The scar from when you fell off your bike as a child, from a recent car accident, from a surgery or even from acne may be a constant and painful reminder of events you'd rather forget. While you may not feel any physical pain from these wounds, scars can make you feel self-conscious or embarrassed, particularly if they are located on exposed skin.
The good news is dermatologists now have many treatments available to significantly reduce the appearance of scars, no matter what their cause was!
Scars are an abnormal healing response of the skin to injury, resulting in atrophic scars, which are skin depressions, or hypertrophic scars and keloids, which are elevated. The larger the surface area of skin affected, the greater the chance of a noticeable scar. Scars occur with equal frequency in men and women, although they most often develop between the ages of 10 and 30. While scars can be disfiguring physically, psychologically or both, significant itching and burning can also accompany hypertrophic scars and keloids.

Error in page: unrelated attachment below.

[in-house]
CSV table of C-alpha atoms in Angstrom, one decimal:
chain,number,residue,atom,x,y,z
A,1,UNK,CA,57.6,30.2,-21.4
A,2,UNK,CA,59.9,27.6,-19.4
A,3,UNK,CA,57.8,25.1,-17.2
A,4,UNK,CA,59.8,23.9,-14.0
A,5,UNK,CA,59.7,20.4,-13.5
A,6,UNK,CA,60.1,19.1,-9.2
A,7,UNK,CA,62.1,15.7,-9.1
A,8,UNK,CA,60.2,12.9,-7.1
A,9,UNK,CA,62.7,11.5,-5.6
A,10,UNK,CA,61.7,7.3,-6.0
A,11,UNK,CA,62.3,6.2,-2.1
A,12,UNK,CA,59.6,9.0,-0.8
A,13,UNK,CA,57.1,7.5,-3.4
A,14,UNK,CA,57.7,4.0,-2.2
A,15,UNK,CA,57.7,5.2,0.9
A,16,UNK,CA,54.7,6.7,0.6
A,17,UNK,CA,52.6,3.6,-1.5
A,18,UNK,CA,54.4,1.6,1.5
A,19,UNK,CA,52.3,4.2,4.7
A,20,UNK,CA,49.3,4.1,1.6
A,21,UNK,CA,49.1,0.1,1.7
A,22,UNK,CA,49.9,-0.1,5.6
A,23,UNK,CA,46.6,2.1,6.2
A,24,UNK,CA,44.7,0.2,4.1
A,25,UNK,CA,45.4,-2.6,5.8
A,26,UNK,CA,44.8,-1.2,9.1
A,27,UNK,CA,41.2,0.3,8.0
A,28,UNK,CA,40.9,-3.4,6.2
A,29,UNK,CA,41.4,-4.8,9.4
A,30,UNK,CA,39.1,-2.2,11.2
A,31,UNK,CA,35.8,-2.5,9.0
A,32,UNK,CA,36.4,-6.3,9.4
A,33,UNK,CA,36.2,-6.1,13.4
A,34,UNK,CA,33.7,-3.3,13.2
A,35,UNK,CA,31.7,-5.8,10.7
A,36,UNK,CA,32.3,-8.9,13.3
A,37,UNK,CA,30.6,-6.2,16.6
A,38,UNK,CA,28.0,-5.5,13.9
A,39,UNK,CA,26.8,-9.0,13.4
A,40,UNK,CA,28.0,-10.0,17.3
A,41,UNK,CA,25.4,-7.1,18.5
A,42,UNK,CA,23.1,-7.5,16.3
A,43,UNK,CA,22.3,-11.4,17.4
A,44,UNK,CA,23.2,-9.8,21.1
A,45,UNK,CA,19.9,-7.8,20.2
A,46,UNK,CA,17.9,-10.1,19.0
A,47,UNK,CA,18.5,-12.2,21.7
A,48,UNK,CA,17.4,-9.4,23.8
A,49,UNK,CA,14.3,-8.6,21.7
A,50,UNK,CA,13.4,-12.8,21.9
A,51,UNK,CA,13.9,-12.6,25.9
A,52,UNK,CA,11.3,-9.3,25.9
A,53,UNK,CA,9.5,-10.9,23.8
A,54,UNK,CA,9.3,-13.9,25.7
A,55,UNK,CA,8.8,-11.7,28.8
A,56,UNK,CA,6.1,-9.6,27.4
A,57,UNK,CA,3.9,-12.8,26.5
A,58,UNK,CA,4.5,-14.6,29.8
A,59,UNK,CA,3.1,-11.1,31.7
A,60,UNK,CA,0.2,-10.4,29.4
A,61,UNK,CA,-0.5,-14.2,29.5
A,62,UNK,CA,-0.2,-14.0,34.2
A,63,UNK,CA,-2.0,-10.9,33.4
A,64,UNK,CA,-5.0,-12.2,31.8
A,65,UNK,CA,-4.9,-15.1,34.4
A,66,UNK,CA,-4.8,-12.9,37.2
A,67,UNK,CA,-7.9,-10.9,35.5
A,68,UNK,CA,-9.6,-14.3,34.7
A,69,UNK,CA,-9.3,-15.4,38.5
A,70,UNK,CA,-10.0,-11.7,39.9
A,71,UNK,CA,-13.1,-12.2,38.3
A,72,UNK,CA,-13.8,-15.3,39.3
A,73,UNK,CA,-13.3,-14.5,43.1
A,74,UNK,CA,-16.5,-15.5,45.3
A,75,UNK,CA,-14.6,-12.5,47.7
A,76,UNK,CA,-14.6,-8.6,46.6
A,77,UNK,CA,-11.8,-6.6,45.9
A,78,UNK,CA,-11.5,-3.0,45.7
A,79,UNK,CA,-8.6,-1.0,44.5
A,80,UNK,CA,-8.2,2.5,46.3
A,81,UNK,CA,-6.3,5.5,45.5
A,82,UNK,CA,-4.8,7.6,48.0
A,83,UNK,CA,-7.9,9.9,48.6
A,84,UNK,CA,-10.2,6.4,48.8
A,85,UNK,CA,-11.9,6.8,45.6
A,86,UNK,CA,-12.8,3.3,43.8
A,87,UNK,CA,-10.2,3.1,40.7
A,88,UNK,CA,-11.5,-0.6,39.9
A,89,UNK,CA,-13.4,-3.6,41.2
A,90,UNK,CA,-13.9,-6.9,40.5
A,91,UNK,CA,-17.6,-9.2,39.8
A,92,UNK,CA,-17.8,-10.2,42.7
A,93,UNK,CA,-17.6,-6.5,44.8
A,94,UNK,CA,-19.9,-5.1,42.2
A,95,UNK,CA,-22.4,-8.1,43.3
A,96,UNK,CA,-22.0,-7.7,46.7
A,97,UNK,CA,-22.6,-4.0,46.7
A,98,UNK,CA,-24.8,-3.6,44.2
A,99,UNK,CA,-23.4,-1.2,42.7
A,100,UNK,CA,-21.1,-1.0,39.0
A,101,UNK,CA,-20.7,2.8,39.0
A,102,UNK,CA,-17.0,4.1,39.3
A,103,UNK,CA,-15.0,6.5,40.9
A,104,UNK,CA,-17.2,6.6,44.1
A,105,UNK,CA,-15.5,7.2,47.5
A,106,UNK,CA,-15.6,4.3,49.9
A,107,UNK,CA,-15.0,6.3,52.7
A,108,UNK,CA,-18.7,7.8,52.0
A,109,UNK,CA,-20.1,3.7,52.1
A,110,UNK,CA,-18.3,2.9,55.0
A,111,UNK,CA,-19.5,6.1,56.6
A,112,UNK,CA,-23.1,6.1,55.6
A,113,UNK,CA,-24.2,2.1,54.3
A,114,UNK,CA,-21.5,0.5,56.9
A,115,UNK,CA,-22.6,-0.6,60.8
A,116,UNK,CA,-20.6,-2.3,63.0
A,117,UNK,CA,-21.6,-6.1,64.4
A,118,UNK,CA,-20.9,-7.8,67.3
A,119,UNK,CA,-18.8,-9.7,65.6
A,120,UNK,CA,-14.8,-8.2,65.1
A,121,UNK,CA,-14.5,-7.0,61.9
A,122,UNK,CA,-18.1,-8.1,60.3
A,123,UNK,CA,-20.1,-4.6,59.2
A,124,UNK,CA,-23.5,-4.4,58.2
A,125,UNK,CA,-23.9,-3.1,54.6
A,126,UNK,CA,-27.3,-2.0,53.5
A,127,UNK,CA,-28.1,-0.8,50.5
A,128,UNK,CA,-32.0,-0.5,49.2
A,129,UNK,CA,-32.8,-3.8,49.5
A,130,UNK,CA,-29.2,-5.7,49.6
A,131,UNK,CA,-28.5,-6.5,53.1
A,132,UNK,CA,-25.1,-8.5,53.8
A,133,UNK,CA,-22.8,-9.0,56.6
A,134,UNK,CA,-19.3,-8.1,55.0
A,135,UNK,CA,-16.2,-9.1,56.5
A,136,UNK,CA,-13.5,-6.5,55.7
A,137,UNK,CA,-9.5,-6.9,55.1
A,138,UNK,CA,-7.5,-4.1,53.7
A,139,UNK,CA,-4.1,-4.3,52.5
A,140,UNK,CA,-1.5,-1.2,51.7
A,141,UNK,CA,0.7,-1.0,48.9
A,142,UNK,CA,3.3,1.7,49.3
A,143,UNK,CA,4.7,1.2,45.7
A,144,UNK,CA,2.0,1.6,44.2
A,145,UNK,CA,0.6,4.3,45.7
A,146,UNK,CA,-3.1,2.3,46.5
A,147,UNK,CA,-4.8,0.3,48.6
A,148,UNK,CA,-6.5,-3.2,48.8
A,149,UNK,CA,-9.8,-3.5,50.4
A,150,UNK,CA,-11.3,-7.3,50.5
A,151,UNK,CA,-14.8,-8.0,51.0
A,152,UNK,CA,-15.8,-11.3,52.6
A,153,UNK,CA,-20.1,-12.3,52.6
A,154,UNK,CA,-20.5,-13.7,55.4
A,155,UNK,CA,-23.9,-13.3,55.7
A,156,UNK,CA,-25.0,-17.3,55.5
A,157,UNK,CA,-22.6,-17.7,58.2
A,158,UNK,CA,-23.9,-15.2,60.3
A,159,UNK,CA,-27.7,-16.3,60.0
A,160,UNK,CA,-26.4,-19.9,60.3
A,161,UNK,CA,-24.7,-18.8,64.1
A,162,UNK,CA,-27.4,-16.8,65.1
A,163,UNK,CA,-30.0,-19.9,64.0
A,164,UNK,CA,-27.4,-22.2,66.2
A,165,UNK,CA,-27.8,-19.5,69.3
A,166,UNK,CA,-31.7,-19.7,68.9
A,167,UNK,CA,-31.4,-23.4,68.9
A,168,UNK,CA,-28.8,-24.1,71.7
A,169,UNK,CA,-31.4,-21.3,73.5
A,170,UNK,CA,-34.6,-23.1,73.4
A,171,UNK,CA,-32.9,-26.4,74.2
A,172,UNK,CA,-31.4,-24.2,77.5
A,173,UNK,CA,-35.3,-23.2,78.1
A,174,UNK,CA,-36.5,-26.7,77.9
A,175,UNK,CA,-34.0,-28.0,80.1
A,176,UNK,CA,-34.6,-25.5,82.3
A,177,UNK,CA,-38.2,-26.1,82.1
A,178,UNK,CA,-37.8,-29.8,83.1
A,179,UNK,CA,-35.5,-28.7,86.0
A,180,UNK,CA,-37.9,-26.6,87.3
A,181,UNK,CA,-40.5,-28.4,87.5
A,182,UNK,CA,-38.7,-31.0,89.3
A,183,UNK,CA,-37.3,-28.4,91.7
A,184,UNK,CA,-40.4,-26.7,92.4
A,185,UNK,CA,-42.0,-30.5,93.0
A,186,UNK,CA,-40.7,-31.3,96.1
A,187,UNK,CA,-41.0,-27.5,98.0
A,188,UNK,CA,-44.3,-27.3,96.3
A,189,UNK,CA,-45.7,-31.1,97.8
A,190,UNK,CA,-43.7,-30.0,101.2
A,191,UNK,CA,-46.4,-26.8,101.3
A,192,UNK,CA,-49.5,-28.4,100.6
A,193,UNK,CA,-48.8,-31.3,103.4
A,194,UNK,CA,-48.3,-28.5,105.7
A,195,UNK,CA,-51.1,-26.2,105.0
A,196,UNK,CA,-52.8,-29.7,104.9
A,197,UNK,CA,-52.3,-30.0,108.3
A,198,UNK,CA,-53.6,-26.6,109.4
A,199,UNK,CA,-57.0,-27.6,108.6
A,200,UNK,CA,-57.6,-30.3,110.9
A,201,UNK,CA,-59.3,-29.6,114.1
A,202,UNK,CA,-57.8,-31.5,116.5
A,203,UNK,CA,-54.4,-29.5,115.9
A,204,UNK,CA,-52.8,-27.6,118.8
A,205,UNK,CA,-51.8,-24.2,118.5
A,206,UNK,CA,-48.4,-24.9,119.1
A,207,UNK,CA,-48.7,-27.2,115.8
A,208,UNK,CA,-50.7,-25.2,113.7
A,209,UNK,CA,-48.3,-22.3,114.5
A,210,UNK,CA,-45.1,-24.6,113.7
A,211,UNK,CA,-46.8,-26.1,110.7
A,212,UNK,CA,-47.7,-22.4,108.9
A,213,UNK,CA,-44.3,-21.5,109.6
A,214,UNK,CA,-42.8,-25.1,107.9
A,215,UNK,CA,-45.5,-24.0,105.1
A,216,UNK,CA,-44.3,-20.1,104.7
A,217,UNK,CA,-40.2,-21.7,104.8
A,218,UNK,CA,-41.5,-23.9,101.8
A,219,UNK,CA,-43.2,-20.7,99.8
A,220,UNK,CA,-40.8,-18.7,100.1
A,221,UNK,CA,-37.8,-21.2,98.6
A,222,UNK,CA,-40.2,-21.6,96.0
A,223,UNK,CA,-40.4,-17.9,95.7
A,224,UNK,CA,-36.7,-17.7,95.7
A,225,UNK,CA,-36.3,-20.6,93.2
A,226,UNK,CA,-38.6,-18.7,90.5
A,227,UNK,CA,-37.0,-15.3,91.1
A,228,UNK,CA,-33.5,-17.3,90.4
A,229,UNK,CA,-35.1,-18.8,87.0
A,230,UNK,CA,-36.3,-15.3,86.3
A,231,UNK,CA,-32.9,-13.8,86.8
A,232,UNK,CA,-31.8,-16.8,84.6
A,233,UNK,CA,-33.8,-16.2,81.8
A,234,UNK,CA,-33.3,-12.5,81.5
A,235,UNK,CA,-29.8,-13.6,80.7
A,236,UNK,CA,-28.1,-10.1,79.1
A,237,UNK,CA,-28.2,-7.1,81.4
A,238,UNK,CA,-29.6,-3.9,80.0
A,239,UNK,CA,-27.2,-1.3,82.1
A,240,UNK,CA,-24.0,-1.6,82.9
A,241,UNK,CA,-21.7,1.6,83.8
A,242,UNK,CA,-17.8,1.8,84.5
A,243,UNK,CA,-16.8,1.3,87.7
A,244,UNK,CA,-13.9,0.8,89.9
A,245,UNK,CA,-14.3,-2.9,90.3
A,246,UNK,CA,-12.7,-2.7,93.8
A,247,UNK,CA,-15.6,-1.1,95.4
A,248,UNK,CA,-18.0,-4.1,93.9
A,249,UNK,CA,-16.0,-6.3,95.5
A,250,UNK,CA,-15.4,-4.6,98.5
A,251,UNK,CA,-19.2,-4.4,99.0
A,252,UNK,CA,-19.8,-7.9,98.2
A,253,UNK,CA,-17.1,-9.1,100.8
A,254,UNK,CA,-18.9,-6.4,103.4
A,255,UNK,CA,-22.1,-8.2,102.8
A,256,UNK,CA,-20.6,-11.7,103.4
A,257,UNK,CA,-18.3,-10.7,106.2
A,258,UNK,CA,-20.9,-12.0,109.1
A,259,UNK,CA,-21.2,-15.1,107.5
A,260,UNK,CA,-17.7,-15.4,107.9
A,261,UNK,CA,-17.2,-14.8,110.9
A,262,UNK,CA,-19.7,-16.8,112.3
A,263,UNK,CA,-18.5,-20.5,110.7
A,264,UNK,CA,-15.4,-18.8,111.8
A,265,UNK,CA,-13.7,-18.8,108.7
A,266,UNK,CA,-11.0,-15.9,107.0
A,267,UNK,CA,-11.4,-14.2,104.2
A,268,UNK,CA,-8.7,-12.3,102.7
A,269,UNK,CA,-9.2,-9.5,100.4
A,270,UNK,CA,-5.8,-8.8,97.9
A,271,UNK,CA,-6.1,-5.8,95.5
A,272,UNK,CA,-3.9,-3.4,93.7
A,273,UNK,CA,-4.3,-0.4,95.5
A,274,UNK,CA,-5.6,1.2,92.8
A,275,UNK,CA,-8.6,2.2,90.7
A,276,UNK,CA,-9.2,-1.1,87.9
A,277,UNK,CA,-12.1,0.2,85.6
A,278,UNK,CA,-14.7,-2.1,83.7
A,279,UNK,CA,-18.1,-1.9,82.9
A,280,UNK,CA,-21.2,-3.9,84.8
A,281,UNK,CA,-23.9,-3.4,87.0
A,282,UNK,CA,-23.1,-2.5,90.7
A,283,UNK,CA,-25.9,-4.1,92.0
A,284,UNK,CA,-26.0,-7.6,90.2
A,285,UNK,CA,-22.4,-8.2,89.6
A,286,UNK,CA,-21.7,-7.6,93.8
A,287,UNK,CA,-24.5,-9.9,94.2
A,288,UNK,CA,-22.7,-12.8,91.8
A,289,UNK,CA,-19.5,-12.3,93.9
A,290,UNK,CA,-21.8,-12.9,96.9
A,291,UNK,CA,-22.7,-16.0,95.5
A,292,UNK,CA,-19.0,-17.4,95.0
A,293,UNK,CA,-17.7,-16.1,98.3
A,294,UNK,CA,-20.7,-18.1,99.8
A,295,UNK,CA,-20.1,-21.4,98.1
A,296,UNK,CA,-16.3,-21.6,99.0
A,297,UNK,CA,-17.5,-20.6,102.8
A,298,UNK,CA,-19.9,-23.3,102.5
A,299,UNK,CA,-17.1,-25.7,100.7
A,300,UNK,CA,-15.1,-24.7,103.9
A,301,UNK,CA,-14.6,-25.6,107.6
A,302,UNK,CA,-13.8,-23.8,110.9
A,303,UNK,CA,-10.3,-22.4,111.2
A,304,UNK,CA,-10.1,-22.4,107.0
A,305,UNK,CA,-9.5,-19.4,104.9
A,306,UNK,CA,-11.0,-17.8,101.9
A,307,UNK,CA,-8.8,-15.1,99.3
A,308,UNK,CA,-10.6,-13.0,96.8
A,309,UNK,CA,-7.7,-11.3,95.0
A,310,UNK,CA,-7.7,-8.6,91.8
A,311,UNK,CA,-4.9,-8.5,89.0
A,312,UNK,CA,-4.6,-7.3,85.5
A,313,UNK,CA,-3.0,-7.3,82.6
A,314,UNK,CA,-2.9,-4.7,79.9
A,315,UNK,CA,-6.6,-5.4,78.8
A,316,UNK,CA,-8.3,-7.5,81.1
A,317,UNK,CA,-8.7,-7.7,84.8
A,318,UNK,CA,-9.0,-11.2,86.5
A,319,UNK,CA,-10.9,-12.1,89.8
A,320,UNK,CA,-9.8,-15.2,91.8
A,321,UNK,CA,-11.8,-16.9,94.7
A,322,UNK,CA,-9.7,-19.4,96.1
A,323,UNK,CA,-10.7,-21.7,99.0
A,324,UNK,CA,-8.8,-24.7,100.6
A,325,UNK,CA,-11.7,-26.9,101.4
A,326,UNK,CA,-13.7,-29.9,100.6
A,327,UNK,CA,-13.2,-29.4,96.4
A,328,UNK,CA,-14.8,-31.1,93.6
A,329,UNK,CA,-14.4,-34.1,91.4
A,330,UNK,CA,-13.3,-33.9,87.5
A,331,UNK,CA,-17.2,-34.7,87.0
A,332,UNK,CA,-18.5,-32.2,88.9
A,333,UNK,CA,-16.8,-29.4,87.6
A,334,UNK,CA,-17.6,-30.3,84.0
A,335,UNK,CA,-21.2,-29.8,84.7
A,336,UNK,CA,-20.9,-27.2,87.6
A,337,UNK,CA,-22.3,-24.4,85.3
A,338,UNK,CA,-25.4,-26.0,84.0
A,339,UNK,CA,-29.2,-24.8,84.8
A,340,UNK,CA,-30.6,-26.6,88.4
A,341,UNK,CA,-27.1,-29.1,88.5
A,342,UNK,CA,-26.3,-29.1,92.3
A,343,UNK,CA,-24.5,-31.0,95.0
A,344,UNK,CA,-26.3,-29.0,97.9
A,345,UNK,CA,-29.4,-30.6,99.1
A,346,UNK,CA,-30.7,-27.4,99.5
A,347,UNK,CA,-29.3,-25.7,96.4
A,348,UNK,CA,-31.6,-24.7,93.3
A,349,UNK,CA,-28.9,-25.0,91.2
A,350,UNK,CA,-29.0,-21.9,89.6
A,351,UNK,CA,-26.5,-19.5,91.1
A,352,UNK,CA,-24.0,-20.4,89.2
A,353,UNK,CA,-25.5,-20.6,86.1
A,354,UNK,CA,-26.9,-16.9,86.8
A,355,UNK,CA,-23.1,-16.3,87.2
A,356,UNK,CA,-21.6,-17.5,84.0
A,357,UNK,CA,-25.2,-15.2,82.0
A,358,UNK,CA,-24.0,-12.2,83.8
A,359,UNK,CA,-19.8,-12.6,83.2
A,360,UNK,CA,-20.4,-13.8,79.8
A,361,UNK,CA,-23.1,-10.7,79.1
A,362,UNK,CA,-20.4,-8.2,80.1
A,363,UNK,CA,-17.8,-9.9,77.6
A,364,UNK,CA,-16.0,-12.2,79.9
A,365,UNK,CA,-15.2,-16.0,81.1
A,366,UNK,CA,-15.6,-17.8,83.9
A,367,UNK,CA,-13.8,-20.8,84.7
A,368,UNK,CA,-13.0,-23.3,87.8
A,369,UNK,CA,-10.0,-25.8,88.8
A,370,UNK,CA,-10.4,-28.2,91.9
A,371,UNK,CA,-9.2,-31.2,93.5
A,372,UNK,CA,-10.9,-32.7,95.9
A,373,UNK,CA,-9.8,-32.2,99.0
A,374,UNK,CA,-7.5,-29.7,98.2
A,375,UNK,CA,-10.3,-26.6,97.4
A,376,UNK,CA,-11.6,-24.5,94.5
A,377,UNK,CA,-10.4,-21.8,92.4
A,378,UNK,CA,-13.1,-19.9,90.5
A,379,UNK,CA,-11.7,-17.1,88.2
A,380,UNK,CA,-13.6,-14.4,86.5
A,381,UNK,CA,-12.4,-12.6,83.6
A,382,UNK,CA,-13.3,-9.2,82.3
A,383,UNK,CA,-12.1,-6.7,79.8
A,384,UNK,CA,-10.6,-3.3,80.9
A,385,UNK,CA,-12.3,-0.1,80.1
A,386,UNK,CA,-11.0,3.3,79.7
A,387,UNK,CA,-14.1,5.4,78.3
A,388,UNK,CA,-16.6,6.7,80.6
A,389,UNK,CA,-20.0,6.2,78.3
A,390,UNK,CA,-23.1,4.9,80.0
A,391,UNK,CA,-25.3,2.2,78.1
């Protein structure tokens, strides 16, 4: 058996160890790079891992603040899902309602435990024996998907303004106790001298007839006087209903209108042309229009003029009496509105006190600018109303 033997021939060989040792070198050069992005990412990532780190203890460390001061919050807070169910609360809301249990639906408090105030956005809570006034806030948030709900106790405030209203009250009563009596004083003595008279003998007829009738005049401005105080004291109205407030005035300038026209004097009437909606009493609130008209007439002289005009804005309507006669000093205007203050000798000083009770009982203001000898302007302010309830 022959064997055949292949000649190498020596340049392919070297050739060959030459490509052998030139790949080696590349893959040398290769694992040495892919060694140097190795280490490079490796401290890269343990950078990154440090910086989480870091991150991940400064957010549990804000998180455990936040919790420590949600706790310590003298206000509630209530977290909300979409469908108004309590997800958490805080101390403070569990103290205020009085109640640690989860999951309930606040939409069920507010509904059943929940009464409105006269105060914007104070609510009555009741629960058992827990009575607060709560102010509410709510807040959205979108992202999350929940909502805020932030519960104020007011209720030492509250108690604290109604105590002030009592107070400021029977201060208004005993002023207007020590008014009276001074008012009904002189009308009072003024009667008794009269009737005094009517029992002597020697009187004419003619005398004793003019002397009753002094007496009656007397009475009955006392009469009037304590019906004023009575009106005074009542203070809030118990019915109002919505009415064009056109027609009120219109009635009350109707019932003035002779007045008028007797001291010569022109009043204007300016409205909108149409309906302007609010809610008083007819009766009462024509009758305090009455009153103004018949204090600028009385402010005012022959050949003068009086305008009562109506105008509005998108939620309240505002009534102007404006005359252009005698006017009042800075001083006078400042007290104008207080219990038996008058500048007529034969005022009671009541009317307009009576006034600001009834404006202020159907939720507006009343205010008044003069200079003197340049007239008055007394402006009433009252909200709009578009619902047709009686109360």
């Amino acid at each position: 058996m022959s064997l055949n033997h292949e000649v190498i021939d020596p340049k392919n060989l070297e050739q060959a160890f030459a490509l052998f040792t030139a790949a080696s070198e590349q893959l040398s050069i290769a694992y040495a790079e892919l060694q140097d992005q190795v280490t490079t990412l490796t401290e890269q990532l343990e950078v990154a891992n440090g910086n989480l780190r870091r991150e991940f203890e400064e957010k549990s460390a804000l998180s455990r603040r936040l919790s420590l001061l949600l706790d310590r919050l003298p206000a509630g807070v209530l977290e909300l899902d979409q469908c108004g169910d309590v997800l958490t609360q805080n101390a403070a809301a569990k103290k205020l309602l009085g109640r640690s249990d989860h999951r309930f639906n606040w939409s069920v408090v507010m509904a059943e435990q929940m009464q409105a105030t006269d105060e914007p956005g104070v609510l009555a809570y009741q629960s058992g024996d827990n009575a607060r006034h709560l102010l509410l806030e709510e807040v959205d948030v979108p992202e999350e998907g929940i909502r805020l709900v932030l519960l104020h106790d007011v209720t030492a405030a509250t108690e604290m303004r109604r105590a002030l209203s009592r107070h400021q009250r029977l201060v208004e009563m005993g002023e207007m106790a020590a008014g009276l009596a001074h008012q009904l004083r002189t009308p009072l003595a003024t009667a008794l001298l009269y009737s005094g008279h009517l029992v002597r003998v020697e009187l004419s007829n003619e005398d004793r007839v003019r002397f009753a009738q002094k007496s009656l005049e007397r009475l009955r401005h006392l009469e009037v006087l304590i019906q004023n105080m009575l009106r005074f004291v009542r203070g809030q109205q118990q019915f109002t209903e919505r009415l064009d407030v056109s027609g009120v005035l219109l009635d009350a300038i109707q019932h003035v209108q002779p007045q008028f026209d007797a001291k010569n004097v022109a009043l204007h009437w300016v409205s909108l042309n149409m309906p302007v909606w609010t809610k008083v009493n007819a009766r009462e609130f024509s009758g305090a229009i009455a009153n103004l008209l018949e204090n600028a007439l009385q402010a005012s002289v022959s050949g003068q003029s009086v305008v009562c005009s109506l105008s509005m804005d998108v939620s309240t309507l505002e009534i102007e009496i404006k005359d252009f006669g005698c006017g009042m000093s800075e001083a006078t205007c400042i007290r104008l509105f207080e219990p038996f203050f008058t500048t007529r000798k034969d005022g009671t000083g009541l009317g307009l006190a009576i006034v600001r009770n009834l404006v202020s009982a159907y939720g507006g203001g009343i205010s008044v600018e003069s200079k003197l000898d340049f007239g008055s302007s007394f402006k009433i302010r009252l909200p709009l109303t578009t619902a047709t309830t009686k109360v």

How Do Scars Form?
Scars form when the dermis--the deep, thick layer of skin--is damaged. The body forms new collagen fibers to mend the damage, resulting in a scar. The new scar tissue will have a different texture and quality than the surrounding tissue. Scars typically form after a wound is completely healed.
There are a variety of different kinds of scars, but most are flat and pale. However, in cases when the body produces too much collagen, scars can be raised. Raised scars are more common in younger and dark-skinned people. Some scars can even have a sunken or pitted appearance, which occurs when underlying structures supporting the skin are lost. Some surgical scars may have this appearance, as do some scars formed from acne.
By visiting your dermatologist, you can better understand your scars and the treatments available to help diminish their appearance.